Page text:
This entire line of thinking makes our lust for power “in Jesus name” possible.  And where does that lead?

1. The thirty years war

2. The justification of slavery by theologians

3. The crusades

4. A nation of evangelicals in support of torture, nuclear arms, and enormous defense budgets, without even a national conversation about just war and the dangers of nationalism as an idol.

This all flows naturally from this belief: Christ became the lamb FOR us, so now we’re free to be lions.

That would be great if it wasn’t for this, and this, and this. It turns out that Jesus died on His cross so that we’d have the nature to carry our own crosses, to deny our own personal agendas, to embrace our own suffering in His name.

It’s because we’re called to follow Jesus’ example in servant leadership, and laying down our lives, that I’d rather learn from MLK, St. Francis, and Henri Nouwen, than the well armed, well funded, religious machinery of our American culture.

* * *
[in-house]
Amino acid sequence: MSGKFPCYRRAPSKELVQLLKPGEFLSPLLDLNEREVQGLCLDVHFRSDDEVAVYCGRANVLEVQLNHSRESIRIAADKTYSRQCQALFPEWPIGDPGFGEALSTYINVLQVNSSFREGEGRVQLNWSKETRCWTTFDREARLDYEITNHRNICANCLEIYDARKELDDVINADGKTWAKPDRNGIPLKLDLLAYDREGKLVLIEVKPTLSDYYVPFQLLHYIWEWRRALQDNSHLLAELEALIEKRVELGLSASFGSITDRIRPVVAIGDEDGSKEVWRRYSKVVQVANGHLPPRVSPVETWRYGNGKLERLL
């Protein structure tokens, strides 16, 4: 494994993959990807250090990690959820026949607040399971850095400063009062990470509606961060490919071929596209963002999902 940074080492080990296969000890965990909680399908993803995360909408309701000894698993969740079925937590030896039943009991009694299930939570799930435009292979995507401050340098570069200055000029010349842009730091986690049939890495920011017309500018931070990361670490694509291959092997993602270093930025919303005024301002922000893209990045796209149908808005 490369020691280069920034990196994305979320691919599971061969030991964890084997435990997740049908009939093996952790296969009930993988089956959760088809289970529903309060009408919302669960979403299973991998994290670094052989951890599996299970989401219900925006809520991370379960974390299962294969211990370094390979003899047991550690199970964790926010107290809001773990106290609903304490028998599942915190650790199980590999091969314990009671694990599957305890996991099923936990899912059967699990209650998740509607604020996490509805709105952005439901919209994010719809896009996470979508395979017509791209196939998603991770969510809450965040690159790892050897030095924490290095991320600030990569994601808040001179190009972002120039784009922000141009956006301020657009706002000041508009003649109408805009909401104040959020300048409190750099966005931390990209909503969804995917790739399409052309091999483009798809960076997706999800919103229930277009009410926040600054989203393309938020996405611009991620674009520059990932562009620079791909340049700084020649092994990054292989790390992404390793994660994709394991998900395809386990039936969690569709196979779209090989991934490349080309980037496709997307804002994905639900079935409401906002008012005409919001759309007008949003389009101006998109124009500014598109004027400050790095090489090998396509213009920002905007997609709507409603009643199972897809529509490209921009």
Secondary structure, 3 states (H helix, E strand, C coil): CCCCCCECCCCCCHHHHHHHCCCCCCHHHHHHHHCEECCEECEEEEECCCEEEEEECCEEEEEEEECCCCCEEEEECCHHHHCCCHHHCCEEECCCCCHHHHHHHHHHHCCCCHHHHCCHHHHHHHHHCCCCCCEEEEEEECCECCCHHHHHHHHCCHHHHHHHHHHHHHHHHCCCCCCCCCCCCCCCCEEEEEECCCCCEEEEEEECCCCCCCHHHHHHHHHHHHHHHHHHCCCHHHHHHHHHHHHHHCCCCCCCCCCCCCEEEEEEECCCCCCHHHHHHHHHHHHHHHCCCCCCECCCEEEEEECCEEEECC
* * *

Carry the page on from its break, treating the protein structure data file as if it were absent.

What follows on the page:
Lamb power works, as all those I’ve named above would declared.  They’d also say it’s difficult.  But that shouldn’t be surprising because the one who paved the way sweat drops of blood in the garden, wrestling with submission to authority until he finally surrendered his own will to that of the Father.  I for one, am glad he did.

Now it’s my turn.

O Lord Christ

You were more than a substitute.  You were an example.  Grant that I might live in such union with you that I’m empowered to say yes to your will, knowing that such a yes will require wrestling, self denial, even crosses.  Forgive me for demanding my rights.  Forgive us all for our unwitting lust to power, our complicity with violence, our propensity to save ourselves at the very moment when laying down our lives would create piercing light and life.  Show us what it means to die daily, in order that we might live fully.

Amen